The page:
I love you Taylor.

The Greatest of These is LOVE

I use the word “love” a lot – too much, in fact. I think I tend to embrace life with such positivity and enthusiasm that things that I greatly enjoy, or really admire, appreciate, and like, become things that I describe as things that I “love.” Maybe I do love them, in a way. But not love in the truest sense of the word. I’ve become more and more convicted about my word choices recently and catch myself using the word too often. I frequently use the word in relation to Jesus, the people that I hold closest to my heart and truly love so much, and ministry, but I use it as well to speak of my feelings regarding pieces of clothing, types of food, and other inanimate things. I guess I’m realizing that I don’t want to compare the things that give me life/make life worth living with things I merely possess.

1 Corinthians 13 provides a glimpse of perfect love –

1 Corinthians 13:1-8 “If I speak in the tongues of men and of angels, but have not love, I am a noisy gong or a clanging cymbal. And if I have prophetic powers, and understand all mysteries and all knowledge, and if I have all faith, so as to remove mountains, but have not love, I am nothing. If I give away all I have, and if I deliver up my body to be burned, but have not love, I gain nothing. Love is patient and kind; love does not envy or boast; it is not arrogant or rude. It does not insist on its own way; it is not irritable or resentful;  it does not rejoice at wrongdoing, but rejoices with the truth. Love bears all things, believes all things, hopes all things, endures all things. Love never ends.”

Faith, without love, is nothing? Wow. Martyrdom without love is worthless? Wow.

That last line grips my heart – I’m sure I’ll be pondering it for days (and always) – “Love bears all things, believes all things, hopes all things, endures all things. Love never ends.”

All things? ALL? Even when we’re not loved in return or the love we receive doesn’t look like the love we desire? What about when we’re walking through a tough season or a close friend lets us down?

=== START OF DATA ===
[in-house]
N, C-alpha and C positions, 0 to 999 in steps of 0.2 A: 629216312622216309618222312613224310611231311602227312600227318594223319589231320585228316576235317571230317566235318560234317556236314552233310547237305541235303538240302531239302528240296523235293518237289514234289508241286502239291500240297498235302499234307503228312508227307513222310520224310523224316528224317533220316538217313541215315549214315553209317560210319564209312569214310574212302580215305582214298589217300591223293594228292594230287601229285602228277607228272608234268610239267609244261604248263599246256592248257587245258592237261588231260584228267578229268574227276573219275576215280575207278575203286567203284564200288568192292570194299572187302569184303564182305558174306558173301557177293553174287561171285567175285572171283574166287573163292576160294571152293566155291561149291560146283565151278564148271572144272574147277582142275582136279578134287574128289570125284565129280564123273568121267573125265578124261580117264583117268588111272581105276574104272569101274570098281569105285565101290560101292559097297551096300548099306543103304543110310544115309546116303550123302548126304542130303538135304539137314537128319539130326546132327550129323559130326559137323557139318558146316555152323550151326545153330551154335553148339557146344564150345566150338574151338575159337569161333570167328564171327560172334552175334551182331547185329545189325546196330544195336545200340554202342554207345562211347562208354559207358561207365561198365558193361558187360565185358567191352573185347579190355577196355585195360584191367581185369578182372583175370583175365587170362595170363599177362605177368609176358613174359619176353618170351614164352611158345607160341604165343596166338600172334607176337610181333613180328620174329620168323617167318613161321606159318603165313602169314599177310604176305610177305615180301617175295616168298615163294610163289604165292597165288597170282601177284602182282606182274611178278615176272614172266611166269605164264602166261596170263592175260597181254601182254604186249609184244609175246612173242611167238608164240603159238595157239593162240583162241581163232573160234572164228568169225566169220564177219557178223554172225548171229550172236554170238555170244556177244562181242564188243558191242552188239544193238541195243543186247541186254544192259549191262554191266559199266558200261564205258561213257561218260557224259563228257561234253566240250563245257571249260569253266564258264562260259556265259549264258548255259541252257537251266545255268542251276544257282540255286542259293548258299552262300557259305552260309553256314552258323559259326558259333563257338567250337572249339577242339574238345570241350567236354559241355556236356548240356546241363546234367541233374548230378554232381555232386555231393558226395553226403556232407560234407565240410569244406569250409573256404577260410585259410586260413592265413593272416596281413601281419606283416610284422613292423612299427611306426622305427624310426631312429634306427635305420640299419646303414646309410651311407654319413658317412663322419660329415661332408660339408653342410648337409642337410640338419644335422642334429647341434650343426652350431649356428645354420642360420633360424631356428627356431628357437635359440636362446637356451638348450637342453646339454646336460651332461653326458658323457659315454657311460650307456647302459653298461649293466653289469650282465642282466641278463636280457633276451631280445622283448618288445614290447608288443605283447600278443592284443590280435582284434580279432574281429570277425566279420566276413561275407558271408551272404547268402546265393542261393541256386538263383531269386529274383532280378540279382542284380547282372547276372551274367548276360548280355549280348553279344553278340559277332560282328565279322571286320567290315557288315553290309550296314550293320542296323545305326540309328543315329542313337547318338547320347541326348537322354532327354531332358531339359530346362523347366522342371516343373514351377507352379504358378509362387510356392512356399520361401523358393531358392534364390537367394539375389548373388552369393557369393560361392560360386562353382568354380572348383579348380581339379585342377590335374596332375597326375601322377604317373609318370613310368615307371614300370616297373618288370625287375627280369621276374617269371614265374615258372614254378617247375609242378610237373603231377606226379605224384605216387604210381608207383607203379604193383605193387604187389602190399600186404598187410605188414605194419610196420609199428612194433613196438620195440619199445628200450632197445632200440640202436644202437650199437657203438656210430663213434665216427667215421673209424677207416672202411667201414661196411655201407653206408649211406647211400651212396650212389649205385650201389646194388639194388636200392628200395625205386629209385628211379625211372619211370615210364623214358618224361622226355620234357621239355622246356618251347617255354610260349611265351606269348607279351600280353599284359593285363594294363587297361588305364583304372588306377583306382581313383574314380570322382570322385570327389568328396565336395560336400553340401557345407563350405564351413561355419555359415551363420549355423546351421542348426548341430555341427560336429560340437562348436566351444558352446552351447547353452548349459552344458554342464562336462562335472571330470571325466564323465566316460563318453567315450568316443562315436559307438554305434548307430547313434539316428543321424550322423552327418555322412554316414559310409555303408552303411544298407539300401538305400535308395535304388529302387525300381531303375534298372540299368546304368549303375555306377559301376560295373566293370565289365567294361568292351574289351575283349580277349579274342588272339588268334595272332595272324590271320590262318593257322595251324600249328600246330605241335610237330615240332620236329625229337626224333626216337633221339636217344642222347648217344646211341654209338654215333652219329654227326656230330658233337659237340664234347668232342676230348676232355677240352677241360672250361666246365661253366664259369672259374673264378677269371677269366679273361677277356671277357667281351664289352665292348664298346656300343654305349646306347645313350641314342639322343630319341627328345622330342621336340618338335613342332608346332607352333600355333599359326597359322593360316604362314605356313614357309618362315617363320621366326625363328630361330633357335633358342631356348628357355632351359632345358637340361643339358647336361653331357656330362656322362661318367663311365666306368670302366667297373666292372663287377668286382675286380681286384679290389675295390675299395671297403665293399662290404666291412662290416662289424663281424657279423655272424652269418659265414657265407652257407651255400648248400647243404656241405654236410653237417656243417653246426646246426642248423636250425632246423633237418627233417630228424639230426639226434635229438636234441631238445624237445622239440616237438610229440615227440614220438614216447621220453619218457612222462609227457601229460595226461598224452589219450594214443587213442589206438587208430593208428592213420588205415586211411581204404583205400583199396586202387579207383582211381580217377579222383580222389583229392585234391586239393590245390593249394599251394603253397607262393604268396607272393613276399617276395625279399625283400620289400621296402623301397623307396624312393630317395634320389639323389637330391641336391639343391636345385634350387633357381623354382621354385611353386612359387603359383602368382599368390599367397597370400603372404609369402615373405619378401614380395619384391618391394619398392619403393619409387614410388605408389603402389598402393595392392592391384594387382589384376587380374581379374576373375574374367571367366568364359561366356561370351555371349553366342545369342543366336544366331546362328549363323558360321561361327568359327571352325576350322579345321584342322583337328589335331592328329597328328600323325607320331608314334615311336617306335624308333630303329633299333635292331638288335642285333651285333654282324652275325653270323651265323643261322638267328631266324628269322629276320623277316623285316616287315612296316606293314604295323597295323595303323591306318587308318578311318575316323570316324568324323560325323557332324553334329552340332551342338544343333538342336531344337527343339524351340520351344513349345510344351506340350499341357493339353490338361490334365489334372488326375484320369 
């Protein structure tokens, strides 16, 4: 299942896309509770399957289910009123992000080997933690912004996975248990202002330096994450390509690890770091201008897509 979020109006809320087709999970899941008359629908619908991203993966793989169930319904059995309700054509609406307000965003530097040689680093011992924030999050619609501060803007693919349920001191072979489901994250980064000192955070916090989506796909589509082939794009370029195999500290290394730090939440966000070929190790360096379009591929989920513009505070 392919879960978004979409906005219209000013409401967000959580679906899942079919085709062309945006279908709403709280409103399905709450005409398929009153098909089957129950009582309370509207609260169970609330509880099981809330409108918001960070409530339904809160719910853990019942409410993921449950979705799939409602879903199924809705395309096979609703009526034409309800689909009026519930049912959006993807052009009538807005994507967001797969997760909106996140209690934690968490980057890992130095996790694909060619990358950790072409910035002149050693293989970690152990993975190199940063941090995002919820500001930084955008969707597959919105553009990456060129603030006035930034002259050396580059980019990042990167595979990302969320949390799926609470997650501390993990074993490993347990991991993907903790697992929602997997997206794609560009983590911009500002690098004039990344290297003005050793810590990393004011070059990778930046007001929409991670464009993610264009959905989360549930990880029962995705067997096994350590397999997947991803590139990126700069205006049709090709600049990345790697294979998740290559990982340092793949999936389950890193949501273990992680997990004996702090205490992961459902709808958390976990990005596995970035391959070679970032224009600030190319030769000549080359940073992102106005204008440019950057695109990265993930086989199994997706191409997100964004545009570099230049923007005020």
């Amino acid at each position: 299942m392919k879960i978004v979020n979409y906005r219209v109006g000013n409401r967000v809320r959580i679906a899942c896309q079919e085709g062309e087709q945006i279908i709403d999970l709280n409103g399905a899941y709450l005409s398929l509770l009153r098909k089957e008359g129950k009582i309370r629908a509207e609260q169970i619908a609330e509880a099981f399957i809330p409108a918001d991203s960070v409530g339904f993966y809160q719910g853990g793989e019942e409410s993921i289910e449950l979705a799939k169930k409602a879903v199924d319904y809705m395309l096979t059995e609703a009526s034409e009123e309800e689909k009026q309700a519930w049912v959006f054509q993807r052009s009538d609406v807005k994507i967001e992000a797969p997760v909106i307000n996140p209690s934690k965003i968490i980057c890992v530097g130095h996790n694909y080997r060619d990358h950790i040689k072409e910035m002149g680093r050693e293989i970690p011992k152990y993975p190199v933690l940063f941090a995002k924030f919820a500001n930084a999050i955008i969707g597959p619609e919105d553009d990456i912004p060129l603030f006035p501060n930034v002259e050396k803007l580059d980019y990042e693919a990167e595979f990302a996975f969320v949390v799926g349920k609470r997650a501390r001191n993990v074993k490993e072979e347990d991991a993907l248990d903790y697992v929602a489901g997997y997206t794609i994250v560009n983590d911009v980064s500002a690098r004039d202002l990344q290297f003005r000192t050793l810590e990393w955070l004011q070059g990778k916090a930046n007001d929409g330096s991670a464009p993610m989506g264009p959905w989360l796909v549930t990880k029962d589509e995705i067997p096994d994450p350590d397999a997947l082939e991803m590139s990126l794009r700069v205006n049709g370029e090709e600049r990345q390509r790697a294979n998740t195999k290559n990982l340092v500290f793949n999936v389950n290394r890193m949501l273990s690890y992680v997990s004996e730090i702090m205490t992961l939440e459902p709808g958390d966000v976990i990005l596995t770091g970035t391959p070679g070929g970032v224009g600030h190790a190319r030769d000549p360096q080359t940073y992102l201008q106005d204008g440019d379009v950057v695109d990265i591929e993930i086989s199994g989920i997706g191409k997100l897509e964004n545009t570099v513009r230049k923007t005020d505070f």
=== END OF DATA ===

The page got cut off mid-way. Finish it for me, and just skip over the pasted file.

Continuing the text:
LOVE is sacrifice. Always. I don’t think there’s a better word to encompass the love of Christ or the love that we’re to have toward one another. And using that definition, I’d say I love a lot less than I think I do, and definitely far less than I say I do. Someone recently told me that they don’t believe it’s possible to love unconditionally… and after thinking about it for awhile, I think I have to agree – only Christ loves without conditions. I do believe, however, that we can choose to love, always and in all things, because love is ultimately the choice to sacrifice our wants, needs, feelings, rights, and conditions for the sake of another. Love isn’t really a feeling… it takes a lot of effort, resolve, and patience. When we love like that, we’re more like Christ.

1 John 4:7-10 is one we should keep constantly in mind: “Dear friends, let us continue to love one another, for love comes from God. Anyone who loves is a child of God and knows God.  But anyone who does not love does not know God, for God is love. God showed how much he loved us by sending his one and only Son into the world so that we might have eternal life through him. This is real love—not that we loved God, but that he loved us and sent his Son as a sacrifice to take away our sins.”

As much as it’s humanly possible I want to love like that.

Have Your Way

 “Have Your Way” lyrics from Britt Nicole’s new CD – The Lost Get Found

Feels like I’ve been here forever,
Why can’t you just intervene,
Do you see the tears are falling?
And I’m falling apart at the seams,
But you never said the road would be easy,
But you said that you would never leave.
And you never promised that
this life wasn’t hard,